Underlying the measured comments of Bullard and Klement is the belief that the Fed should have acted much sooner to head off inflation more than a year ago when it was taking off.

Even just looking at core inflation, there are price pressures from excessive demand that timely interest-rate hikes could have dampened.

Why didn’t Fed policymakers do that? Maybe historians can figure that out. In the meantime, we’ve stumbled into the supply shocks that have exacerbated underlying inflation.

Powell had to admit in congressional testimony last week that there is a “risk” that unemployment would rise as the Fed hikes rates while pointing out that joblessness is currently at “a historically low level.” There could indeed be a recession, he acknowledged.

Having gotten inflation wrong, Fed policymakers are now pivoting, Powell went on in his testimony.

"The main thing is we can't fail on this. We really have to get inflation down to 2%. We're going to want to see evidence that it really is coming down before we declare any kind of victory."

Having raised the federal funds rate by a stiff three-quarter percentage point earlier this month, the Fed is now expected to match that increase in July.

Too much, according to Klement; too little, according to the BIS?

Fed Watch: What Do You Do When A Hawk Remains Bullish?
 

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Fed Watch: What Do You Do When A Hawk Remains Bullish?

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Comments (7)
Eric Moon
Eric Moon Jul 21, 2022 12:37AM ET
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This WILL be the worst crash in history. these crooks and mobsters running this market, God will bring them down and then we WILL get back to the good old days of gold and silver.
Minh Vo
Minh Vo Jun 29, 2022 11:26AM ET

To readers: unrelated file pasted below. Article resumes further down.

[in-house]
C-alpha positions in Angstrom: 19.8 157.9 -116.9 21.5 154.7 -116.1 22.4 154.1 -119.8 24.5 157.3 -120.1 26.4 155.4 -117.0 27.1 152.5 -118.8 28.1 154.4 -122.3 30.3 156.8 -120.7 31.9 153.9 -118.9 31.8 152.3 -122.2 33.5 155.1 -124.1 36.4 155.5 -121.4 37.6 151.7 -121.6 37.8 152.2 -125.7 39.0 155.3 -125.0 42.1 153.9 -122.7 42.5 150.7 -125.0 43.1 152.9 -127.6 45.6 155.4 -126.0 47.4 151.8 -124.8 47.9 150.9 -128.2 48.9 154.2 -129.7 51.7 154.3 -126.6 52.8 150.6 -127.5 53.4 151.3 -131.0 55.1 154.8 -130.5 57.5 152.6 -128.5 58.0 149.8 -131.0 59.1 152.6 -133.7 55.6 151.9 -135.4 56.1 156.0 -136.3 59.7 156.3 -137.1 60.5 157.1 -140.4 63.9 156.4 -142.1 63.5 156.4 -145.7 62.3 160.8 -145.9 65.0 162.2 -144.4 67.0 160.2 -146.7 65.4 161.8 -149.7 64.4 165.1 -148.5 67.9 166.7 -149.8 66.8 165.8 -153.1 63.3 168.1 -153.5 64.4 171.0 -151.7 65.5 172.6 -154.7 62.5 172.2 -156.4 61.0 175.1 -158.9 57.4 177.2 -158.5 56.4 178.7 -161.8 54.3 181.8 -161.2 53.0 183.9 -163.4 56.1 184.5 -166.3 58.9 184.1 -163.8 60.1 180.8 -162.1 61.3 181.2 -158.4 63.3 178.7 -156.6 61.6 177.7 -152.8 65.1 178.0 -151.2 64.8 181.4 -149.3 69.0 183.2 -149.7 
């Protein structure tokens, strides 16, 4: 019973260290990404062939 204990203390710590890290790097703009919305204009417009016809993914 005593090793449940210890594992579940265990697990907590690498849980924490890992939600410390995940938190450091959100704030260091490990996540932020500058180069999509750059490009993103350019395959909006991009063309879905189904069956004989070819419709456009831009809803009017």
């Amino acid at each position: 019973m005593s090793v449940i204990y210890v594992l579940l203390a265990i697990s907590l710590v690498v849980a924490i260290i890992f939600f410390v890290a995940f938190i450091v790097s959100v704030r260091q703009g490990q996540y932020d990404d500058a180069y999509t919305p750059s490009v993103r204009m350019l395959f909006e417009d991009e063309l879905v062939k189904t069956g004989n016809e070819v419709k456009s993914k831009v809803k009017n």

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Let see which ways Wall Street turns?
Wankel YU
Wankel YU Jun 27, 2022 12:35PM ET
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lovely 🐂 trap,
Jack Peterson
Jack Peterson Jun 27, 2022 12:29PM ET
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With the amount of money that the FED printed over the last 15 years it will take a long period of time before the spending slows down.. what’s he going to say? We are doomed? Total pocker match
Fearsome Finalist
Fearsome Finalist Jun 27, 2022 12:08PM ET
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Dangerous selling until perhaps next week.
jason xx
jason xx Jun 27, 2022 6:16AM ET
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Who expects a 75 in July? That's not happening Jpow basically said that and the FED didn't anticipate the war obviously. They didn't "act earlier" because we were still in the worst of 3 waves of Covid.
Tech Hedz
Tech Hedz Jun 27, 2022 6:16AM ET
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jason xx
jason xx Jun 27, 2022 6:11AM ET
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First of all Bullard is talking about the US economy and BIS is talking about the global economy so two different things.